Gorilla Glue Ingestion in Dogs: 22 Cases (2005-2019)

Sarah Friday, Christina Murphy, Daniel Lopez, Philipp Mayhew, David Holt

Research output: Contribution to journalArticlepeer-review

1 Scopus citations


Gorilla Glue contains methylene diphenyl diisocyanate that expands significantly and hardens once exposed to moisture. Case reports of methylene diphenyl diisocyanate glue ingestion in dogs document gastrointestinal foreign body formation and mechanical obstruction. Medical record queries from four veterinary hospitals identified 22 dogs with Gorilla Glue ingestion. Records were evaluated retrospectively to characterize clinical presentation, diagnostic findings, treatment, and patient outcome. Vomiting was the most common clinical sign (n = 11), with a median time from ingestion to presentation of 42 hr. Abnormal abdominal palpation (e.g., pain) was the most reported examination finding (n = 13). Radiographs were performed in 18/22 dogs, with Gorilla Glue expansion described as granular or mottled soft tissue with gas in the stomach. In 73% (11/15) of dogs requiring surgery, history, clinical findings, and survey abdominal radiographs sufficed to proceed with celiotomy. Surgical removal of the Gorilla Glue foreign body was performed via gastrotomy (n = 14) or gastrotomy and duodenotomy (n = 1). Endoscopic removal was performed in one dog. One dog with suspected mechanical obstruction was euthanized owing to financial constraints. Remaining cases were managed conservatively (n = 5). Short-term prognosis following appropriate fluid therapy and surgical or endoscopic removal was very good.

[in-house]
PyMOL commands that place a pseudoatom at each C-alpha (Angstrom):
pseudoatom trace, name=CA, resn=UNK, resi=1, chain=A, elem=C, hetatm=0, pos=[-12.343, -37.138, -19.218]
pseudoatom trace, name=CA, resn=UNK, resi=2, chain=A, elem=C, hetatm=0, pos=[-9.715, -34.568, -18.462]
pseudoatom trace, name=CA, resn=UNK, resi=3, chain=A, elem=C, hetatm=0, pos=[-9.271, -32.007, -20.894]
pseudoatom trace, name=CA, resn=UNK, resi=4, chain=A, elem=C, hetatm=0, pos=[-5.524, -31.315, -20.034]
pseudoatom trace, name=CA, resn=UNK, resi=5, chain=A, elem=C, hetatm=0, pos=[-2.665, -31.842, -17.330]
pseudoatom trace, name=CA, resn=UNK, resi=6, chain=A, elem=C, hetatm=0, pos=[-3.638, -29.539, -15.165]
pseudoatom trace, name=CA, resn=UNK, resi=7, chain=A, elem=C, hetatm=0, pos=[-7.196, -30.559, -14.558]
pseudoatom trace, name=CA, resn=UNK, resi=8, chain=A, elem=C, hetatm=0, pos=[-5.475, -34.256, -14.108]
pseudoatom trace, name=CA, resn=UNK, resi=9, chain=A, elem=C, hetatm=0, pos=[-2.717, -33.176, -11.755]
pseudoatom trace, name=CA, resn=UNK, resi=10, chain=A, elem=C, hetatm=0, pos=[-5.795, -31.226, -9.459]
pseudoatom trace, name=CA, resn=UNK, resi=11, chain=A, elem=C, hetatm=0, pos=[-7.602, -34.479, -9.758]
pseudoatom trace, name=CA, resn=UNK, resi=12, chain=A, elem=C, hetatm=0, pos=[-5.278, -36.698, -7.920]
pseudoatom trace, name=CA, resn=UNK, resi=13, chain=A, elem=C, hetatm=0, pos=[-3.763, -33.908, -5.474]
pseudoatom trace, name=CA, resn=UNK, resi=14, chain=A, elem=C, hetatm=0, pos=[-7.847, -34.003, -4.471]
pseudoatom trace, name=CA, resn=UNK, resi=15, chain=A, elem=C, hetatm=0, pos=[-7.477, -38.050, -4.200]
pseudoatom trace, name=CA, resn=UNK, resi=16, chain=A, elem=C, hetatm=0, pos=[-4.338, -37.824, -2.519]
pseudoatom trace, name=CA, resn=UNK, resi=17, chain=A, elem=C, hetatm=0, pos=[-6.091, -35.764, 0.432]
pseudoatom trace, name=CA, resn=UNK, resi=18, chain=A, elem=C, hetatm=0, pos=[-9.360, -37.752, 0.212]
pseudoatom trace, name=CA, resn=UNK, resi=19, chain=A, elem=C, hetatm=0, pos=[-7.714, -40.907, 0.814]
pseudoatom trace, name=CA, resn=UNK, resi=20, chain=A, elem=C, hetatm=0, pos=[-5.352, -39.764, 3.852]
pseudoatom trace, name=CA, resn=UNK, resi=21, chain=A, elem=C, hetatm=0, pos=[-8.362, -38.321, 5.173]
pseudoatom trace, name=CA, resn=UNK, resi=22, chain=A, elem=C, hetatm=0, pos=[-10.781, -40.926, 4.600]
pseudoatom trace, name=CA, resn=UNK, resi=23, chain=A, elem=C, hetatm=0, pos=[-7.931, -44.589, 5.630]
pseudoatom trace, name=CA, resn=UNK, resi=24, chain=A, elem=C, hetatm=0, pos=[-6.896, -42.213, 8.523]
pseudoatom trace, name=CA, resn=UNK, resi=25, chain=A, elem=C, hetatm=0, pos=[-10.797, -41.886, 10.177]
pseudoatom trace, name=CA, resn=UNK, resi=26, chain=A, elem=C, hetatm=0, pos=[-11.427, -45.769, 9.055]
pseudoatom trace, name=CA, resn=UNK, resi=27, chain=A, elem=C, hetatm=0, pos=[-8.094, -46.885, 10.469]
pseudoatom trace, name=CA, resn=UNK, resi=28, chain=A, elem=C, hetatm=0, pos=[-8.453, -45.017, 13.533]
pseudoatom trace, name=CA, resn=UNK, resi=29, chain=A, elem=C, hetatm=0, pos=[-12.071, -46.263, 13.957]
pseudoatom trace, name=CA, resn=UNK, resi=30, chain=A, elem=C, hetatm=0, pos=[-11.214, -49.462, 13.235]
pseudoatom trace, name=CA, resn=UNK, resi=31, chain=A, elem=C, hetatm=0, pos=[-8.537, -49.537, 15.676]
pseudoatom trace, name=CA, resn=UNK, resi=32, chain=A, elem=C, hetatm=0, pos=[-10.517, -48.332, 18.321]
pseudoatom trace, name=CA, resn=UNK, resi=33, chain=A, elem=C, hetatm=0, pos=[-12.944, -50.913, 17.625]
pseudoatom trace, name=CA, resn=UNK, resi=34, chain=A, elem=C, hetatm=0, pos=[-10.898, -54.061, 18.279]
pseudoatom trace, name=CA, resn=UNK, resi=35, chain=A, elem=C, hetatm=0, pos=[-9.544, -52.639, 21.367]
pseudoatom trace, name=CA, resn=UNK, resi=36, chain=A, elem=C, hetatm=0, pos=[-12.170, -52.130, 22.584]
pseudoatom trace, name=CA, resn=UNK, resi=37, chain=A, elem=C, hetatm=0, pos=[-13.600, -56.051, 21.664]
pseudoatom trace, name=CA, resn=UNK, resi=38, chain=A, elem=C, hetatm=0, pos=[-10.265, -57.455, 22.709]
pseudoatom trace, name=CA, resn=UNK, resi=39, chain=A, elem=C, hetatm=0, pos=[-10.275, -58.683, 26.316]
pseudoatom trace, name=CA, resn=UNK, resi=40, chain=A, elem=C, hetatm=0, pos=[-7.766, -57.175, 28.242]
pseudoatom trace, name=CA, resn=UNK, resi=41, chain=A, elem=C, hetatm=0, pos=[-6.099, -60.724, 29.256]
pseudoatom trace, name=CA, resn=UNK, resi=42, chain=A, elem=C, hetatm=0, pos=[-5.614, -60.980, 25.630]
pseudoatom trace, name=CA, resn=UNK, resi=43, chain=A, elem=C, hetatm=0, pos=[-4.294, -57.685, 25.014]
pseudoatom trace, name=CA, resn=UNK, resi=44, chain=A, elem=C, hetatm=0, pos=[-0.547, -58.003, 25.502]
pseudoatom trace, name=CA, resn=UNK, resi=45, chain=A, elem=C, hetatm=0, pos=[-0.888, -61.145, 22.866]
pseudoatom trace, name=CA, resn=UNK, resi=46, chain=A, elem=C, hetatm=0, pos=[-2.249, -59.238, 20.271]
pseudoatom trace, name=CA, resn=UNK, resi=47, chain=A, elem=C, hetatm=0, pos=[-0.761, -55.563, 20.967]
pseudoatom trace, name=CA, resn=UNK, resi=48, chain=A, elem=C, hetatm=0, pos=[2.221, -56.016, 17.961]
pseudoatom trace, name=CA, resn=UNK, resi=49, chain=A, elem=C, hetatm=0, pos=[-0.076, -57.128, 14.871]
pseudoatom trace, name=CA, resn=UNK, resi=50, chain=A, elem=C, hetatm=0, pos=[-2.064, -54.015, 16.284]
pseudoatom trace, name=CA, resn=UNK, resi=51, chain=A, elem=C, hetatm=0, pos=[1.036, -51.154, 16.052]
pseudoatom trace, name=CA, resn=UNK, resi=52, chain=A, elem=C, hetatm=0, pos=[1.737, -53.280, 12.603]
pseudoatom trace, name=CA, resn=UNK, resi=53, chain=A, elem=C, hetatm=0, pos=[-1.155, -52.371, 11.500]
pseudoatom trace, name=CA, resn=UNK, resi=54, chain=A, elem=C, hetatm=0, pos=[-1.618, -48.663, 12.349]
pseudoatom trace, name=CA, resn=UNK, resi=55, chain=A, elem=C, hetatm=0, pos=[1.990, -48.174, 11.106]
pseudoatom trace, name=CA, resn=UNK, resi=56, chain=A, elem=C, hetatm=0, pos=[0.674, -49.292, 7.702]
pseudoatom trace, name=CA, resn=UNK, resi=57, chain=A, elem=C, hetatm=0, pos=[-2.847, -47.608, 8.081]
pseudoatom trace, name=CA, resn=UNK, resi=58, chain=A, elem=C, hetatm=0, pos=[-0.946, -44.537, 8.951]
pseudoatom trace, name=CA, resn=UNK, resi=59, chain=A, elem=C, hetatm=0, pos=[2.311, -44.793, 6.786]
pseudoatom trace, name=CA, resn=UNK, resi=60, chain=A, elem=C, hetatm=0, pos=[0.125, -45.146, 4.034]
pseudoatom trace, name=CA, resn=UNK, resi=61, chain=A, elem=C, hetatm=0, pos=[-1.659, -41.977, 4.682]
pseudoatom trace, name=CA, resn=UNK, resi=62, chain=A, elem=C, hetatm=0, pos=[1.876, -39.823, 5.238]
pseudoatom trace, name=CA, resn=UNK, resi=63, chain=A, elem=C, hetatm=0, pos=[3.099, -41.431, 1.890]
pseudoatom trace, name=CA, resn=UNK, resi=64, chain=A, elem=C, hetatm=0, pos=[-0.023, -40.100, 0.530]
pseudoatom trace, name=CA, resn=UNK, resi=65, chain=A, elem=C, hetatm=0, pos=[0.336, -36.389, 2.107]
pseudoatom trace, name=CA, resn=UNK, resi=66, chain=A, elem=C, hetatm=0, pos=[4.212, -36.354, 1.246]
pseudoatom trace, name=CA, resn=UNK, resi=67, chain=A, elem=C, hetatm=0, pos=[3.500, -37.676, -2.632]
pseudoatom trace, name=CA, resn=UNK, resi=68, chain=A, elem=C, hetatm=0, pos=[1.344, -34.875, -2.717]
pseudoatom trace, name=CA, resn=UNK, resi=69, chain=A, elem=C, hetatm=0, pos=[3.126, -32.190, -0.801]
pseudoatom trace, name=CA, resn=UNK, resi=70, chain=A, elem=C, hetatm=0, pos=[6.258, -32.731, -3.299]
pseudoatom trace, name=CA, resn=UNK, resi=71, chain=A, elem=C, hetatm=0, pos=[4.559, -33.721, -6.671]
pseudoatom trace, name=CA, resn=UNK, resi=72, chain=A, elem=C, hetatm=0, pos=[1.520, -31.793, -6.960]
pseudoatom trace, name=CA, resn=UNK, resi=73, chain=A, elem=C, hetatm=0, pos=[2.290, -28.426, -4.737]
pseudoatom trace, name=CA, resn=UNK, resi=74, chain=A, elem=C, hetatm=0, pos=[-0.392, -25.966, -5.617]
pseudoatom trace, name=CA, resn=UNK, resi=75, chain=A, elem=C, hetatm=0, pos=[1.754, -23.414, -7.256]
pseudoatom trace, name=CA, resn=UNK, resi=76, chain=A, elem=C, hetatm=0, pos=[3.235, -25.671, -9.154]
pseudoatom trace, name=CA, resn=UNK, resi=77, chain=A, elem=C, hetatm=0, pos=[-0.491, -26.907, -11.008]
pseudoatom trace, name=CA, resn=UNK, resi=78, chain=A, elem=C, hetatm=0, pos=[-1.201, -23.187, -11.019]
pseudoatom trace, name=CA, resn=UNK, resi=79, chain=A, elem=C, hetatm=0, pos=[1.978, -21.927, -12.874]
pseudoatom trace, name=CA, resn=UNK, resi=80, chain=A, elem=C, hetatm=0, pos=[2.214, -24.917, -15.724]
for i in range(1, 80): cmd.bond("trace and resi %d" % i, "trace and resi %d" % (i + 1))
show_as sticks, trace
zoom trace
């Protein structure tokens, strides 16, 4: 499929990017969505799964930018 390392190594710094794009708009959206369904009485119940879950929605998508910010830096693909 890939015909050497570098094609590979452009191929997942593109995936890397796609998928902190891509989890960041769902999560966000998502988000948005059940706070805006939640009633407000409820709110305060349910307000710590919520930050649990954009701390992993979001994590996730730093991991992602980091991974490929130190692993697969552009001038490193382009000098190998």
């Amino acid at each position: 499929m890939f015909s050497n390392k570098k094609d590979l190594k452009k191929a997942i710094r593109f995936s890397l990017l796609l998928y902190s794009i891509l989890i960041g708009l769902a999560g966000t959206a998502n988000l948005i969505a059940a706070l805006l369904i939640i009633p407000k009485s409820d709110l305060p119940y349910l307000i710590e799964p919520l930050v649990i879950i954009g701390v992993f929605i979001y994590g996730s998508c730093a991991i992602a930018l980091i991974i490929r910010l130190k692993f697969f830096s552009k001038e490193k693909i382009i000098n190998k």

Original languageEnglish (US)
Pages (from-to)121-127
Number of pages7
JournalJournal of the American Animal Hospital Association
Issue number3
StatePublished - May 1 2021

ASJC Scopus subject areas

  • Small Animals


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